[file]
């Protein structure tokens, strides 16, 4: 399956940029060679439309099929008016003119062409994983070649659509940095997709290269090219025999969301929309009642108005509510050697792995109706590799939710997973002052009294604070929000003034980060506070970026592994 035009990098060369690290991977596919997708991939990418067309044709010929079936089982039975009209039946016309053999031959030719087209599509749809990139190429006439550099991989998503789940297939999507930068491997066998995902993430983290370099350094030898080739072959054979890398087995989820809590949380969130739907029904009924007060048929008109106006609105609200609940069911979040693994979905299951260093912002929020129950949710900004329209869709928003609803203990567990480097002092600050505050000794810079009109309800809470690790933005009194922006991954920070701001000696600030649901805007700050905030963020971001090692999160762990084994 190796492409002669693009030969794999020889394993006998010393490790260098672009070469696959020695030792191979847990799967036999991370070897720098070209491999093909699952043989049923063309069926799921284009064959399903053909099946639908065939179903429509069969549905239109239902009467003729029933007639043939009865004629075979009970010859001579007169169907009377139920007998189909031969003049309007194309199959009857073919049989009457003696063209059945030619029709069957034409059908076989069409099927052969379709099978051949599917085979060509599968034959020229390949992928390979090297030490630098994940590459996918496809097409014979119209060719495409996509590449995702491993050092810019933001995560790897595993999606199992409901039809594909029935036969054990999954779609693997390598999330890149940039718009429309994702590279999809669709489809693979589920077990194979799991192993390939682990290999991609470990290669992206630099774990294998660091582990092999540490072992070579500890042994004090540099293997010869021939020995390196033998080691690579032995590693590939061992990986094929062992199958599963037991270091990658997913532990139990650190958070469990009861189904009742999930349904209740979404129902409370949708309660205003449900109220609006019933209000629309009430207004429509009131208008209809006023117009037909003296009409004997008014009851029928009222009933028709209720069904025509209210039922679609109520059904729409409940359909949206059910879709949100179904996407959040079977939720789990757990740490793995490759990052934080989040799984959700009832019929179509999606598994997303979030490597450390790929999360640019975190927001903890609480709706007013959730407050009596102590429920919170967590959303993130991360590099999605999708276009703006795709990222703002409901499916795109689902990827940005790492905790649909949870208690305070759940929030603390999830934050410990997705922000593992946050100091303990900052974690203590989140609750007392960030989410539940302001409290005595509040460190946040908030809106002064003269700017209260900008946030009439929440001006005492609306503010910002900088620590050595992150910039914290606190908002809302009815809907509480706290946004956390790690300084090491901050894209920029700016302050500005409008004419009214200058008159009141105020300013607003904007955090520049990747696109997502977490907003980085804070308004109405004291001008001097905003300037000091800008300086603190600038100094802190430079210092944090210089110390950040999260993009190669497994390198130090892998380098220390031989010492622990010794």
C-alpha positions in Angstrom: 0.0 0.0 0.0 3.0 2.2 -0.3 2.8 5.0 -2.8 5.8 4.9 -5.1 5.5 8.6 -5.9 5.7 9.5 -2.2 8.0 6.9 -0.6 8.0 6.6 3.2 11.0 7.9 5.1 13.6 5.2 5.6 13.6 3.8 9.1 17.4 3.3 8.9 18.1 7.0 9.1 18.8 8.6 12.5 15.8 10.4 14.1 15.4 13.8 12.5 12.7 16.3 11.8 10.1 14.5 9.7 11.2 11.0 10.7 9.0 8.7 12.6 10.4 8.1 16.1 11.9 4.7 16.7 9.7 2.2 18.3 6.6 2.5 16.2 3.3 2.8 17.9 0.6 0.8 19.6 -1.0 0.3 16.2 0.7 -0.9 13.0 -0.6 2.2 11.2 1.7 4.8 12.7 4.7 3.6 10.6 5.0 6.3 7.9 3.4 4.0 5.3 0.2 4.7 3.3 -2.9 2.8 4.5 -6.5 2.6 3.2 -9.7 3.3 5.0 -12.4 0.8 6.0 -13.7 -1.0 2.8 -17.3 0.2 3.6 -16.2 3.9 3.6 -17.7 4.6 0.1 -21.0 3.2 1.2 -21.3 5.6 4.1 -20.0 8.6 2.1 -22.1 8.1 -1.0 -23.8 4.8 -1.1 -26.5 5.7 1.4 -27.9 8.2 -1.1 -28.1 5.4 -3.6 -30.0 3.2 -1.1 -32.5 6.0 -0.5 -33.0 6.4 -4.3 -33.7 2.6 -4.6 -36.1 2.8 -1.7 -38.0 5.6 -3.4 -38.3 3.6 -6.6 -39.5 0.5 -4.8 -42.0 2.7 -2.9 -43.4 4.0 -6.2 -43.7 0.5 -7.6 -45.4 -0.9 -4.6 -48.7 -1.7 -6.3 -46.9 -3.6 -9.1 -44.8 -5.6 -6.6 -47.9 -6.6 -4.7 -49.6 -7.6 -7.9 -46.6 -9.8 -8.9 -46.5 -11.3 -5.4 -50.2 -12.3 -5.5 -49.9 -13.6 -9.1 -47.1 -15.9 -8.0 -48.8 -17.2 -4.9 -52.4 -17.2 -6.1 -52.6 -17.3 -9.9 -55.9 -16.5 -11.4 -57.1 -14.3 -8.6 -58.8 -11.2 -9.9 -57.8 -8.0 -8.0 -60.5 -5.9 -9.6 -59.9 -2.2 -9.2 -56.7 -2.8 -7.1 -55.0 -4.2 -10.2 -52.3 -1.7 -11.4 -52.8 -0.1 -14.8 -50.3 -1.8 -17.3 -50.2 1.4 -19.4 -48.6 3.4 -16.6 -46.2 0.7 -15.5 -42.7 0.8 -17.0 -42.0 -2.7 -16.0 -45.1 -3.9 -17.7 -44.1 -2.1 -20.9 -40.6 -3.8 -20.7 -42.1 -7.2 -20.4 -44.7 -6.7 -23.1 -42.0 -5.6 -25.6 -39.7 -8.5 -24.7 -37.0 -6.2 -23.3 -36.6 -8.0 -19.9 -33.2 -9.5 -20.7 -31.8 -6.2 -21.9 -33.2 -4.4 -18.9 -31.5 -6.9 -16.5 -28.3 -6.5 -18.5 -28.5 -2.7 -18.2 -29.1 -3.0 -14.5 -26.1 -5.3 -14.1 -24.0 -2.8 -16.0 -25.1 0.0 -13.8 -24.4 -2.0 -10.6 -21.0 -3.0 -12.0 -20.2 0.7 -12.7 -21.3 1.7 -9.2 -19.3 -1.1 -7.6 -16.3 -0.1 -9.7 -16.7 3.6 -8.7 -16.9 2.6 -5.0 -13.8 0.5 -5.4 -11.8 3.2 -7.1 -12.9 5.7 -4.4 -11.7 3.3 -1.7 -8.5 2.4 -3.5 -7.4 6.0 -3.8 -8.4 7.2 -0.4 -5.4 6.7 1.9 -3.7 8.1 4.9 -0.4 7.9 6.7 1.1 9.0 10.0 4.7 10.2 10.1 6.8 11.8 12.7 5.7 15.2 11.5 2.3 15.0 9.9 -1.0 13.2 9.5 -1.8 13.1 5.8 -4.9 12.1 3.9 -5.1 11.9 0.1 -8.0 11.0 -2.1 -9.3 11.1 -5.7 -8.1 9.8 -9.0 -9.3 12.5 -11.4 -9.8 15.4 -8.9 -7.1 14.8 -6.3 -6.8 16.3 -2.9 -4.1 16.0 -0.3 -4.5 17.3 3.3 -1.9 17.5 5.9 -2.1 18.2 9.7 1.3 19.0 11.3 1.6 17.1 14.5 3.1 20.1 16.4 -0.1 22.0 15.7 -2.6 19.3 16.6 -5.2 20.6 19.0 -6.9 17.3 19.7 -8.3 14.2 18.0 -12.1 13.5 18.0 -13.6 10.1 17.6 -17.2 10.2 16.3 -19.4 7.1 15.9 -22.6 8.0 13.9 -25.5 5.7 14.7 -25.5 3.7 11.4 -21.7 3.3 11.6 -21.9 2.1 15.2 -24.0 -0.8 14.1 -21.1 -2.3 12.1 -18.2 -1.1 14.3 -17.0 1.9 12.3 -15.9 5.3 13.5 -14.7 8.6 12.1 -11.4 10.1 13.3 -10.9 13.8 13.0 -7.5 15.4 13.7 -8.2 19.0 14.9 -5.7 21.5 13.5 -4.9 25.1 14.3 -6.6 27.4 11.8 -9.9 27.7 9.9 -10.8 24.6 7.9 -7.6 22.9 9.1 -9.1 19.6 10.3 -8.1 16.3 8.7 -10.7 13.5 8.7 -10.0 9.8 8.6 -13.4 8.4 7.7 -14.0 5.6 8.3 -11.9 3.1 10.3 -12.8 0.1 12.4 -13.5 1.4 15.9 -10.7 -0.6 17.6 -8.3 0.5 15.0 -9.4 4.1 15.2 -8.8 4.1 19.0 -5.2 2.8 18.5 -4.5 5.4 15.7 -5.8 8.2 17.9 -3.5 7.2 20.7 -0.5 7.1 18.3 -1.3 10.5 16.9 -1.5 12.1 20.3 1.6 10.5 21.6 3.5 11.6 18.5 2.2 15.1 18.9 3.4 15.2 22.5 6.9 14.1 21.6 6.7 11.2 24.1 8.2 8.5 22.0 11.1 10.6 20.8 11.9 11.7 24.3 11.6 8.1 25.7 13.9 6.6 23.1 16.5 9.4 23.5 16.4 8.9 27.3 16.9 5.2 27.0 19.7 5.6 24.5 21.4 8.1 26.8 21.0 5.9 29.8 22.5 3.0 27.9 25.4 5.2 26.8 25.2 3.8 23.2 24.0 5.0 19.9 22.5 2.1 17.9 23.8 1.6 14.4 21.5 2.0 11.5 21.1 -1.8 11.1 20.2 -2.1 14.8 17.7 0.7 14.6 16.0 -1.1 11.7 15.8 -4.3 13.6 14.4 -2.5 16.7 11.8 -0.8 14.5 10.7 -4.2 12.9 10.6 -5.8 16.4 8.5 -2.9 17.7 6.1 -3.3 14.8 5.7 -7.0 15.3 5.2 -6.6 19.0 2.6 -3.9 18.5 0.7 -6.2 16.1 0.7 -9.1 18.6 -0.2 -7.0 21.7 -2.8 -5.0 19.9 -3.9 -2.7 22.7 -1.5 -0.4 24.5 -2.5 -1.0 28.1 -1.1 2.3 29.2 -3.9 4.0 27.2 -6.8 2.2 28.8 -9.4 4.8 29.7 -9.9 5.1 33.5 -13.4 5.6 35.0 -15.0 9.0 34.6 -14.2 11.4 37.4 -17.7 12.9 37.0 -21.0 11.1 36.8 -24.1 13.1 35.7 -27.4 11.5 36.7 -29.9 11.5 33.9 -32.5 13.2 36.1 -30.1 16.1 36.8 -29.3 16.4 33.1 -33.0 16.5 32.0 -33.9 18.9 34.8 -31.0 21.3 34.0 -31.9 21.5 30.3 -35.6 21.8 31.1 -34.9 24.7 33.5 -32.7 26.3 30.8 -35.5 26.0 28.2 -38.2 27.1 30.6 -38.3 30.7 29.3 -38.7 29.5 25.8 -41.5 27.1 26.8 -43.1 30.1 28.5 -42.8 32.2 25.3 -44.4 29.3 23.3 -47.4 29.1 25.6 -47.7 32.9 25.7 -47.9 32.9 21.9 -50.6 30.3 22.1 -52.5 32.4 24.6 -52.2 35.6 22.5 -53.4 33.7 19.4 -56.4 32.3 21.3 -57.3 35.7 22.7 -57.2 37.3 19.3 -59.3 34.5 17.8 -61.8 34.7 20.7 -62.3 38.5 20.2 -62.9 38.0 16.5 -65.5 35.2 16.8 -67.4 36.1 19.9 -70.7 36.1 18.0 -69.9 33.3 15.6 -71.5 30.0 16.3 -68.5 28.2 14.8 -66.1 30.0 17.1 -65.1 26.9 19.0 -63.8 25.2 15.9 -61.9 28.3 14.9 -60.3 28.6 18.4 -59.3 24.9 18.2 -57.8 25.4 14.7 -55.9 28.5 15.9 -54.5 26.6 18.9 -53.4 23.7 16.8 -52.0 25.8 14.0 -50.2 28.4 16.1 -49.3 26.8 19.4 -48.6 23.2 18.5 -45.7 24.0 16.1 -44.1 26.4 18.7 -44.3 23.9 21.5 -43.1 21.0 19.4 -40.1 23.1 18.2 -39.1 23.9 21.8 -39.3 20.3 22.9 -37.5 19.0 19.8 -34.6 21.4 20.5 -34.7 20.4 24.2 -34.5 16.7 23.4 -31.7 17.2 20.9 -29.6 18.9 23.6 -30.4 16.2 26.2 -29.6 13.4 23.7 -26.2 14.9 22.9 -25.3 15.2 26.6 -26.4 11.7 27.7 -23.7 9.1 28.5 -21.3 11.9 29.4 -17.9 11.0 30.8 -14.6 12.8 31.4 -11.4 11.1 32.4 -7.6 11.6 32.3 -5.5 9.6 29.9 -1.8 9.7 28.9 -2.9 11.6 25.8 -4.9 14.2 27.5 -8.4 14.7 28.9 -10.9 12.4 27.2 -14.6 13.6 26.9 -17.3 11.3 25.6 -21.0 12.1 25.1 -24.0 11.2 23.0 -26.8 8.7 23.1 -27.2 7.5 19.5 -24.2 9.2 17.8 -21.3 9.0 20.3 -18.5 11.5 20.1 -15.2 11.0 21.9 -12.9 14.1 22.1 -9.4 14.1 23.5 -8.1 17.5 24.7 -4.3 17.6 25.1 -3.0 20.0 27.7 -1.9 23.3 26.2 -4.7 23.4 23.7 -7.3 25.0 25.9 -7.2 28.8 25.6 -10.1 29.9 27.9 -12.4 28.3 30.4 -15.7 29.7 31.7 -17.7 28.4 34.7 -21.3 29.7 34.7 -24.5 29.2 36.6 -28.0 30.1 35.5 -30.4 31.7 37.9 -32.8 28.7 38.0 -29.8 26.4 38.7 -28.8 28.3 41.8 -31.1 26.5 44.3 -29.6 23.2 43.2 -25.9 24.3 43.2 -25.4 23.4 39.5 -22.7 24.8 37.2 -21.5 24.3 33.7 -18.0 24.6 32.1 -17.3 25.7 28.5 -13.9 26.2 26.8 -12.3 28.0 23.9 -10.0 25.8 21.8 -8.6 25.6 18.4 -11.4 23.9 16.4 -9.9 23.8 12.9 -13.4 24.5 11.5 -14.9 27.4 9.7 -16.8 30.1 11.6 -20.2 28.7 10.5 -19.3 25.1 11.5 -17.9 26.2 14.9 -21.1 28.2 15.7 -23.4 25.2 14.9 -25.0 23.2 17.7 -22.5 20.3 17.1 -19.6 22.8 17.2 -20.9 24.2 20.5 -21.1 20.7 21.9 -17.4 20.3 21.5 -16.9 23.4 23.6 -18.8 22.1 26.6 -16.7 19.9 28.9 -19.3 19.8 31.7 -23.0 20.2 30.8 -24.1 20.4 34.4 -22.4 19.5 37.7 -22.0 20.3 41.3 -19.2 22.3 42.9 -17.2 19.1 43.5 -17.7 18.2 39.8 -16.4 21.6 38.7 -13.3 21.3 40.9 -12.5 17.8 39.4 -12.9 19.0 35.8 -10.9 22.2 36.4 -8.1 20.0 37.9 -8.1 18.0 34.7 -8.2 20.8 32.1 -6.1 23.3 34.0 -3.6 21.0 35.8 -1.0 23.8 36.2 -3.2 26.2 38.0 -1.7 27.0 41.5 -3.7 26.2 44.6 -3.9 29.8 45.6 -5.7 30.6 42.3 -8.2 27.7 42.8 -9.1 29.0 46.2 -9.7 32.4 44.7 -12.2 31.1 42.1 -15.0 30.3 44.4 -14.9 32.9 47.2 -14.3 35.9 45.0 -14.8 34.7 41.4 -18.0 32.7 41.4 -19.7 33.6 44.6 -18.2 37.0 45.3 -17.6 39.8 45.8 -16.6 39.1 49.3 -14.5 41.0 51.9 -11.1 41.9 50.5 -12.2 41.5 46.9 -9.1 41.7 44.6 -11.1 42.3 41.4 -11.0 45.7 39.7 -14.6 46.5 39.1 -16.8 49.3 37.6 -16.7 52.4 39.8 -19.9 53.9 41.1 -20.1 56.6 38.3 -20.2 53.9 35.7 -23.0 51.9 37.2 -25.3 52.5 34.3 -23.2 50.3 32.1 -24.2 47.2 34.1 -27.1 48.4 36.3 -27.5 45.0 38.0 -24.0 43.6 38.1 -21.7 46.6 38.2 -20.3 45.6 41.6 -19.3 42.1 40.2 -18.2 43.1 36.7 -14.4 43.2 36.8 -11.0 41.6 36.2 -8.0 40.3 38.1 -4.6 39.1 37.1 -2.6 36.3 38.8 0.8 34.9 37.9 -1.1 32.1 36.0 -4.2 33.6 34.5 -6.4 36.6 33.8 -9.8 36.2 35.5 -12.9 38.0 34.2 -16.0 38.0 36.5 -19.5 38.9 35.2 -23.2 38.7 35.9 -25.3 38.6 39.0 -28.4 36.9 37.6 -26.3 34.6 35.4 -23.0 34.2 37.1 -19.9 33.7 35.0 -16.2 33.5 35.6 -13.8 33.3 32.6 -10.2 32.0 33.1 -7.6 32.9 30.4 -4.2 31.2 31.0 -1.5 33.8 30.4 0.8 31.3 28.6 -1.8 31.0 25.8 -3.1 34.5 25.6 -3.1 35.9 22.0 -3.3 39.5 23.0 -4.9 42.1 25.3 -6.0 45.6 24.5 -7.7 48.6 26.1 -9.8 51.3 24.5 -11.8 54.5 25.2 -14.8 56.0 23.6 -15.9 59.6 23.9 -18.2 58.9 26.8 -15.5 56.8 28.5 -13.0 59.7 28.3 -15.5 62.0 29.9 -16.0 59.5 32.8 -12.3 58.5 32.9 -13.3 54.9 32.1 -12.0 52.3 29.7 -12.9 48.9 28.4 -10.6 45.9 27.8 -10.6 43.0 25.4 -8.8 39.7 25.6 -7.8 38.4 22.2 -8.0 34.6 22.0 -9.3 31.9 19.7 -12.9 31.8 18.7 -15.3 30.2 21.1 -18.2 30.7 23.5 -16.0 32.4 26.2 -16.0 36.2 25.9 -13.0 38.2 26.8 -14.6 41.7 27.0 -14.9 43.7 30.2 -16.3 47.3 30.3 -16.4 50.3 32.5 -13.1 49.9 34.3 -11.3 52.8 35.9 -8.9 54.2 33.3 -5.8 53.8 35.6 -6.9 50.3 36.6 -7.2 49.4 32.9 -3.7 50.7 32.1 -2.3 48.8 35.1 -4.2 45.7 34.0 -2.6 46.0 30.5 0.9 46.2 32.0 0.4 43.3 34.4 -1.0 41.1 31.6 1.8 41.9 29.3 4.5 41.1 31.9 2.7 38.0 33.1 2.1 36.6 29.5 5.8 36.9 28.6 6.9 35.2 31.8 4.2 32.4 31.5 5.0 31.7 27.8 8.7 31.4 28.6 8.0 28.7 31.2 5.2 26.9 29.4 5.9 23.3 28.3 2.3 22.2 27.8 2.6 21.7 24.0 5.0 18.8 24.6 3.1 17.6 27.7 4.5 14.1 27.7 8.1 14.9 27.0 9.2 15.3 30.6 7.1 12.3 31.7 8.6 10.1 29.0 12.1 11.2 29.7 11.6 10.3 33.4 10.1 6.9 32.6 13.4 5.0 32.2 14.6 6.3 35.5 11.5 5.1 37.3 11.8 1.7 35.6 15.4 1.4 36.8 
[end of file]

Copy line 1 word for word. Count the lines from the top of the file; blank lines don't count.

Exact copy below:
């Protein structure tokens, strides 16, 4: 399956940029060679439309099929008016003119062409994983070649659509940095997709290269090219025999969301929309009642108005509510050697792995109706590799939710997973002052009294604070929000003034980060506070970026592994 035009990098060369690290991977596919997708991939990418067309044709010929079936089982039975009209039946016309053999031959030719087209599509749809990139190429006439550099991989998503789940297939999507930068491997066998995902993430983290370099350094030898080739072959054979890398087995989820809590949380969130739907029904009924007060048929008109106006609105609200609940069911979040693994979905299951260093912002929020129950949710900004329209869709928003609803203990567990480097002092600050505050000794810079009109309800809470690790933005009194922006991954920070701001000696600030649901805007700050905030963020971001090692999160762990084994 190796492409002669693009030969794999020889394993006998010393490790260098672009070469696959020695030792191979847990799967036999991370070897720098070209491999093909699952043989049923063309069926799921284009064959399903053909099946639908065939179903429509069969549905239109239902009467003729029933007639043939009865004629075979009970010859001579007169169907009377139920007998189909031969003049309007194309199959009857073919049989009457003696063209059945030619029709069957034409059908076989069409099927052969379709099978051949599917085979060509599968034959020229390949992928390979090297030490630098994940590459996918496809097409014979119209060719495409996509590449995702491993050092810019933001995560790897595993999606199992409901039809594909029935036969054990999954779609693997390598999330890149940039718009429309994702590279999809669709489809693979589920077990194979799991192993390939682990290999991609470990290669992206630099774990294998660091582990092999540490072992070579500890042994004090540099293997010869021939020995390196033998080691690579032995590693590939061992990986094929062992199958599963037991270091990658997913532990139990650190958070469990009861189904009742999930349904209740979404129902409370949708309660205003449900109220609006019933209000629309009430207004429509009131208008209809006023117009037909003296009409004997008014009851029928009222009933028709209720069904025509209210039922679609109520059904729409409940359909949206059910879709949100179904996407959040079977939720789990757990740490793995490759990052934080989040799984959700009832019929179509999606598994997303979030490597450390790929999360640019975190927001903890609480709706007013959730407050009596102590429920919170967590959303993130991360590099999605999708276009703006795709990222703002409901499916795109689902990827940005790492905790649909949870208690305070759940929030603390999830934050410990997705922000593992946050100091303990900052974690203590989140609750007392960030989410539940302001409290005595509040460190946040908030809106002064003269700017209260900008946030009439929440001006005492609306503010910002900088620590050595992150910039914290606190908002809302009815809907509480706290946004956390790690300084090491901050894209920029700016302050500005409008004419009214200058008159009141105020300013607003904007955090520049990747696109997502977490907003980085804070308004109405004291001008001097905003300037000091800008300086603190600038100094802190430079210092944090210089110390950040999260993009190669497994390198130090892998380098220390031989010492622990010794």